Students cranking out term papers on typewriters. Making new friends without friending them first on Facebook. Ordering pizza on the library pay phone.
Sound familiar? Mom and Dad have probably given you the spiel on how college has changed since they were students. But when it comes to how families pay for college, they may not understand just how much the landscape has shifted.
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If your parents have latched on to outdated ideas about college funding or start every college cost conversation with "back in my day," it’s time to enroll them in Paying for College 101. No typewriter required.
Lesson 1: I can’t cover tuition with a part-time job. Your parents may have paid tuition bills with a weekend job at the local mall. Good luck trying that today.
It’s nearly impossible to make an entry-level paycheck cover tuition nowadays, says Randy Olson, a computer science graduate research assistant at Michigan State University, who creates and analyzes visual representations of data on his blog. He recently crunched the numbers for both Michigan State and all public universities in the U.S.
He found that a student in 1979 needed to work 182 hours at minimum wage per year to pay for one year of in-state tuition and fees at a public university. That translates to less than 10 weeks at a part-time job, says Olson, which could be finished fairly quickly, perhaps earning minimum wage during a summer scooping ice cream on the boardwalk. On the other hand, a student in 2013 had to work 991 hours at minimum wage to cover one year of in-state tuition and fees. That would require working a full-time minimum-wage job for about half the year – no easy task for a full-time student.
"It’s not nearly as easy to work your way through college as it used to be – stop telling us to do it just because you did a couple of decades ago," Olson said in an email.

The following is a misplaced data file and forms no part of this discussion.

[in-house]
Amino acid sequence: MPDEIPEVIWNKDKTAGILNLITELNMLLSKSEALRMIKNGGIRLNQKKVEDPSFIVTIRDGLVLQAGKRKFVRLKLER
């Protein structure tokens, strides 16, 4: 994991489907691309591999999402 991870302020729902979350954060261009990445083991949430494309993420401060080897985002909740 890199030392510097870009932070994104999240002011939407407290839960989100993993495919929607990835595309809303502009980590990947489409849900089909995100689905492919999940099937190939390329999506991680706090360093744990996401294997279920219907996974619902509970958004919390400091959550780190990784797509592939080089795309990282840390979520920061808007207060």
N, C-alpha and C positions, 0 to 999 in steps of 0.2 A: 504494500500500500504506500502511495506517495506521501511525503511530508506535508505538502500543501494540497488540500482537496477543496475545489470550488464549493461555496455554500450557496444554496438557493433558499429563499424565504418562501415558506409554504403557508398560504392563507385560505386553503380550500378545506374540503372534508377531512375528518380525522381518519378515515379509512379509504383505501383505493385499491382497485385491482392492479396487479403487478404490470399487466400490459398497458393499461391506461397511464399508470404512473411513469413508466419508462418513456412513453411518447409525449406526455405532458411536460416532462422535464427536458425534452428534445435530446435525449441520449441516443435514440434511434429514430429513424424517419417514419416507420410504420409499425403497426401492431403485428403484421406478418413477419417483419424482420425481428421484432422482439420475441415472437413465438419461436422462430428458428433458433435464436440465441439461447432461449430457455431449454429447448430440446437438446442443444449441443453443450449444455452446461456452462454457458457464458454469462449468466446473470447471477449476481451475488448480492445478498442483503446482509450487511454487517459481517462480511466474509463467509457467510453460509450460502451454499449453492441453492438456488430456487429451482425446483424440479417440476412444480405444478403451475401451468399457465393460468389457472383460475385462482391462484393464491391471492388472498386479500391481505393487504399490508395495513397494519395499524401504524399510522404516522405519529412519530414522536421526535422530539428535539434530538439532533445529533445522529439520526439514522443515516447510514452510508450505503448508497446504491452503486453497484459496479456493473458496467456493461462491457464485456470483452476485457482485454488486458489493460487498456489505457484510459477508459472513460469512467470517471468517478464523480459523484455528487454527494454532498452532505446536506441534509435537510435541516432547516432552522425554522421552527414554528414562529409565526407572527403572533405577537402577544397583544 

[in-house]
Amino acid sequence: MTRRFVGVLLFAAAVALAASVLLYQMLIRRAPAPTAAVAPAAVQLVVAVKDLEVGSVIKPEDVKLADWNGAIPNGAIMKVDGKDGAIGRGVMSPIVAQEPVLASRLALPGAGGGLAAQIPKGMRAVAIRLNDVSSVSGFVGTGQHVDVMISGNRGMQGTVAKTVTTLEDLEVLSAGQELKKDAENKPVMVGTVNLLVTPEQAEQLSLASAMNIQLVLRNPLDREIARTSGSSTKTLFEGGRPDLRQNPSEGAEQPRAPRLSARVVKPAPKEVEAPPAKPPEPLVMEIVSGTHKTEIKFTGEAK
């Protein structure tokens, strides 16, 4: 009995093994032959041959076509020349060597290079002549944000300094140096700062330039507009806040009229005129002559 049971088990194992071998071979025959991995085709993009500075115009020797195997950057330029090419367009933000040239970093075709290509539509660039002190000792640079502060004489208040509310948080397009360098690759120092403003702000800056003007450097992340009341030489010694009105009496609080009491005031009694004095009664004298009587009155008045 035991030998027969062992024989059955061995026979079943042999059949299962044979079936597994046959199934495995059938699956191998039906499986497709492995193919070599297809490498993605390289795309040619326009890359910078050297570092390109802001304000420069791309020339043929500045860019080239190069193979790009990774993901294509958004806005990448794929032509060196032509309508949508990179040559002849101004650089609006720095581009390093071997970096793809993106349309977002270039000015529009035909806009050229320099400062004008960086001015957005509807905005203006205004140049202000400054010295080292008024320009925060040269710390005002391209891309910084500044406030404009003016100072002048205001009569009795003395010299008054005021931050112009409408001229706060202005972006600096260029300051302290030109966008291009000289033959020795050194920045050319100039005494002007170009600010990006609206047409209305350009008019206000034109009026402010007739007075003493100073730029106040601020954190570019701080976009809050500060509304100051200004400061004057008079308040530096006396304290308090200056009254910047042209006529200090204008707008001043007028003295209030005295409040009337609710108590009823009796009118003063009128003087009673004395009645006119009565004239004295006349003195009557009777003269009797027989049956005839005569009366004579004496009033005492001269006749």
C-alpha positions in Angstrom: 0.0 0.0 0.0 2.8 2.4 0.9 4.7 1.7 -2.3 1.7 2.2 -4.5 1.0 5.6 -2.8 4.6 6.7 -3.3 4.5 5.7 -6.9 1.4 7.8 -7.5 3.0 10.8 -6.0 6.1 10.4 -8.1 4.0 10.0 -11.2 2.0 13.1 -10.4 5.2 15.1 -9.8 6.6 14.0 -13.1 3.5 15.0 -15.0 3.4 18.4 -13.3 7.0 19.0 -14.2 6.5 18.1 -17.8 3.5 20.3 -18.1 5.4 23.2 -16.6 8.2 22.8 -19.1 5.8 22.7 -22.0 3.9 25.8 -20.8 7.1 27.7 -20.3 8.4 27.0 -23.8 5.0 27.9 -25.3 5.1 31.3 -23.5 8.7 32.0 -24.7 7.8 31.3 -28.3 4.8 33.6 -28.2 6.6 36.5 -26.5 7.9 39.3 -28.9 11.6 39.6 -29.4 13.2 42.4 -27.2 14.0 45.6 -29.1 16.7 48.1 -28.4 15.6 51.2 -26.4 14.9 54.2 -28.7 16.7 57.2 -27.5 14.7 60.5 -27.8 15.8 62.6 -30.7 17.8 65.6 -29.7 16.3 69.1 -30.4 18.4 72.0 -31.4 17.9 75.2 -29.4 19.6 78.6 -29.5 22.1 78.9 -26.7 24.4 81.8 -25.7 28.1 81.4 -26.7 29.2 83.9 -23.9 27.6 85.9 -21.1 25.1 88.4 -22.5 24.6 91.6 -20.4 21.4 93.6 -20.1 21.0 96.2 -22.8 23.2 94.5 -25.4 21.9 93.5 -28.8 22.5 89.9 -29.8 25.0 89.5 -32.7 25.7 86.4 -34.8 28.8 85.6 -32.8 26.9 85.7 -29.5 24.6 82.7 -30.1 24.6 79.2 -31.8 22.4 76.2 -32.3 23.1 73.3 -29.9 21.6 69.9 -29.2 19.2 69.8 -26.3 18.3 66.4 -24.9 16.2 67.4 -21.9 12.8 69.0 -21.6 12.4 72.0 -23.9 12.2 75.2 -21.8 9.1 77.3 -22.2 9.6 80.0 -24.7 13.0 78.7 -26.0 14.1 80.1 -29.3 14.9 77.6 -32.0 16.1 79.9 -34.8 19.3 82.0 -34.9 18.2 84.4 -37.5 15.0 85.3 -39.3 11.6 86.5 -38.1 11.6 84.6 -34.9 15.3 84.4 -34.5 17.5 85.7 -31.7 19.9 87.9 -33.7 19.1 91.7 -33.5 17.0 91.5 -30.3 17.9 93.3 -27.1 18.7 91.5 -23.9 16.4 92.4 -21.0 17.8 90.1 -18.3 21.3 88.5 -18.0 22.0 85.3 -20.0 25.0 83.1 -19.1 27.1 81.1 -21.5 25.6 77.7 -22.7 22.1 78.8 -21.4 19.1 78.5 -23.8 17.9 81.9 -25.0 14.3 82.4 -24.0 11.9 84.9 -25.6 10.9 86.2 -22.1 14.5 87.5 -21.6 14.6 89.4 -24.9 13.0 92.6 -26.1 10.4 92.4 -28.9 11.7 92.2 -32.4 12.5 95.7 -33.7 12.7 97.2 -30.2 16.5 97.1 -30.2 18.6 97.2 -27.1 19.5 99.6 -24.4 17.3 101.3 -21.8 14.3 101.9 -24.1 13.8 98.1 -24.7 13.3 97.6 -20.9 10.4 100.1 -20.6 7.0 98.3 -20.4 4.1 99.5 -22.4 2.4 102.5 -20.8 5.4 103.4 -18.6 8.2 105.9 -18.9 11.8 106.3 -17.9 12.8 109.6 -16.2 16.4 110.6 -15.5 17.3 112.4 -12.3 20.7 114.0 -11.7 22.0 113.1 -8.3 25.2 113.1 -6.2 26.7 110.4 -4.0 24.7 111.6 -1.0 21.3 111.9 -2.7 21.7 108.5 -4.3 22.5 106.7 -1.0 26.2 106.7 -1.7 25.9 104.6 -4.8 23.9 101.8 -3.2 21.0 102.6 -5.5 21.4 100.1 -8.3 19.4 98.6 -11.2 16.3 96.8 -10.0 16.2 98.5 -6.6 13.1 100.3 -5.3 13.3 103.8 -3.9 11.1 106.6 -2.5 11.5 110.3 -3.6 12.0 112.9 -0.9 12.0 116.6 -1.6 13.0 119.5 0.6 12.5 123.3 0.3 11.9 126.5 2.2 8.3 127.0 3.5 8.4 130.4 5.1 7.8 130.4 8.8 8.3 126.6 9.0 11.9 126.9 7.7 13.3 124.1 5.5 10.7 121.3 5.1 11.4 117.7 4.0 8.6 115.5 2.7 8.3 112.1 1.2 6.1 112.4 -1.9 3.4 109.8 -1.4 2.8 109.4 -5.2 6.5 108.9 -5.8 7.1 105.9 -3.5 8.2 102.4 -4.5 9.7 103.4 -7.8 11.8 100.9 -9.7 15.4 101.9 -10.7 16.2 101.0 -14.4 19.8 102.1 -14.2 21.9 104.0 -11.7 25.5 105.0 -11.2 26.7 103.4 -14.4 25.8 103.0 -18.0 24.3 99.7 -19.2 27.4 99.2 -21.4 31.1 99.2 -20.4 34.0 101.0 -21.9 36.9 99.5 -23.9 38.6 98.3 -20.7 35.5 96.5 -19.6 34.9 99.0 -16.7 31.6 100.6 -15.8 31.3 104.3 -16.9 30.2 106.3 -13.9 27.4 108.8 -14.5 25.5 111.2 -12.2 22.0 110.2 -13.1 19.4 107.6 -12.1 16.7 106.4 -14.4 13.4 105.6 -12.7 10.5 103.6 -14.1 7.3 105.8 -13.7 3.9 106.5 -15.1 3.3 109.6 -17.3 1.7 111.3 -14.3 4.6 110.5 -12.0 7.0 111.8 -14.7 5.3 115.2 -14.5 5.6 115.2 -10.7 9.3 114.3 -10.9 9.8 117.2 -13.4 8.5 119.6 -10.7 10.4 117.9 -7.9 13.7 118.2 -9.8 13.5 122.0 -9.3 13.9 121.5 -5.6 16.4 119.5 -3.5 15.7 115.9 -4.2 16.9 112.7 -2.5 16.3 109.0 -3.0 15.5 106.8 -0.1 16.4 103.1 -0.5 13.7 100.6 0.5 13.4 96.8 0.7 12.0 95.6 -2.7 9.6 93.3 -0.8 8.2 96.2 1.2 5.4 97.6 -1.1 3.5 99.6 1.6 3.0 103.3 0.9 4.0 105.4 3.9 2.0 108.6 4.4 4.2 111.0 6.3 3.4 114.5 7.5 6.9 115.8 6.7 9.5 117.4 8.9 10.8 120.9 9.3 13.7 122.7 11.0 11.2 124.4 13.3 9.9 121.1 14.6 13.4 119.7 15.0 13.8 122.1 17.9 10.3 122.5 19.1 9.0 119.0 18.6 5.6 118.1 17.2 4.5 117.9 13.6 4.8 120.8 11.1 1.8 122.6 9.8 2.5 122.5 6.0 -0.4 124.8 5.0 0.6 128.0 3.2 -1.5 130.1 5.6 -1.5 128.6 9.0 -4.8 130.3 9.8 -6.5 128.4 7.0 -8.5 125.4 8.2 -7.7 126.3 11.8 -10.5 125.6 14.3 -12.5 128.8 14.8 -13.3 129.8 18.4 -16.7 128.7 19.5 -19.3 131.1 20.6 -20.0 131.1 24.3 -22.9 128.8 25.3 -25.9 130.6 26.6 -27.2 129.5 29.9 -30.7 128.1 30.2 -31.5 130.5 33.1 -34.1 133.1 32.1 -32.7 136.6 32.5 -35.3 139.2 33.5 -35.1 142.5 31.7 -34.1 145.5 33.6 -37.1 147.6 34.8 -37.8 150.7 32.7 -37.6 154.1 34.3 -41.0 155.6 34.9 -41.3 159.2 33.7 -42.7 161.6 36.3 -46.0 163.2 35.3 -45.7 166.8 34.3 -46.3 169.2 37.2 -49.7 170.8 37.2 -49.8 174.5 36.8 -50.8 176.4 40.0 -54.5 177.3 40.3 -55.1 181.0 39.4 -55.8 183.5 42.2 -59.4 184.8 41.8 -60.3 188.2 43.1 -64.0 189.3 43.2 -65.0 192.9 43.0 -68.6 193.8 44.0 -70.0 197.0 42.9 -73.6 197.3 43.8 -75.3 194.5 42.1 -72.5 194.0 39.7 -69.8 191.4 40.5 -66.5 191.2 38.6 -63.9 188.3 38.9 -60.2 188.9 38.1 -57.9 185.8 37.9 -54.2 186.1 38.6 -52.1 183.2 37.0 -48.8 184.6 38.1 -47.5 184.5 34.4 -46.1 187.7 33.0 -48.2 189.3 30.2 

"To work enough to equal tuition, especially considering the price of private schools, is incredibly difficult," says Jamie Dickenson, a certified educational planner in West Virginia.
That doesn't mean that a part-time job is useless. Working through college can still cut into student loans, help pay the bills and earn you valuable work experience. But tell Mom and Dad to let go of the idea that you'll knock out your tuition bill each semester with a paycheck from Wendy’s, even if they did.
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Lesson 2: It’s fine for me to take out some student loans. In 1992, full-time students received an average $2,270 in federal student loans in 2012 dollars, according to the College Board "Trends in Higher Education" report. In 2012-2013, the average was $6,370.
Mom and Dad may have managed to graduate without much debt, if any. But "you can’t expect students and parents to pay the same way they did a generation ago," says Justin Draeger, president of the National Association of Student Financial Aid Administrators.
Taking on a reasonable amount in federal loans – the rule of thumb is no more than your expected first year’s salary – is manageable for most students because the payoff of a college degree is so great, says Draeger.
Mom and Dad can rest a little easier knowing that federal loans come with protections, such as income-based repayment, extended repayment plans and eventual forgiveness for certain kinds of borrowers, including public service workers.
Lesson 3: I probably won't pay the sticker price. Parents may look at a pricey school, such as Columbia University, which charged $51,008 in tuition and fees for the 2014-2015 school year, and write it off as unaffordable.
"I think a lot of parents think that sticker price is what they'd pay," says Draeger. "But very few people are paying the list price at a college or university."
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Colleges typically cut into tuition and fees with need-based and merit-based aid to attract students. In fact, the tuition discount rate, the amount universities cover for students by providing grants and other aid, was expected to reach nearly 47 percent for the 2013-2014 school year at private universities, higher than it has ever been, according to the most recent survey from the National Association of College and University Business Officers.
If your parents went to school in 1990, the rate was about 26 percent, according to another NACUBO study, making the sticker price resemble out-of-pocket costs more closely.
To demystify the cost of college for you and your parents, try looking at schools’ net price calculators, which can typically be found on the financial aid page of a school's website, for a rough estimate of what you’ll pay.
That's a wrap on Paying for College 101, Mom and Dad. Class dismissed.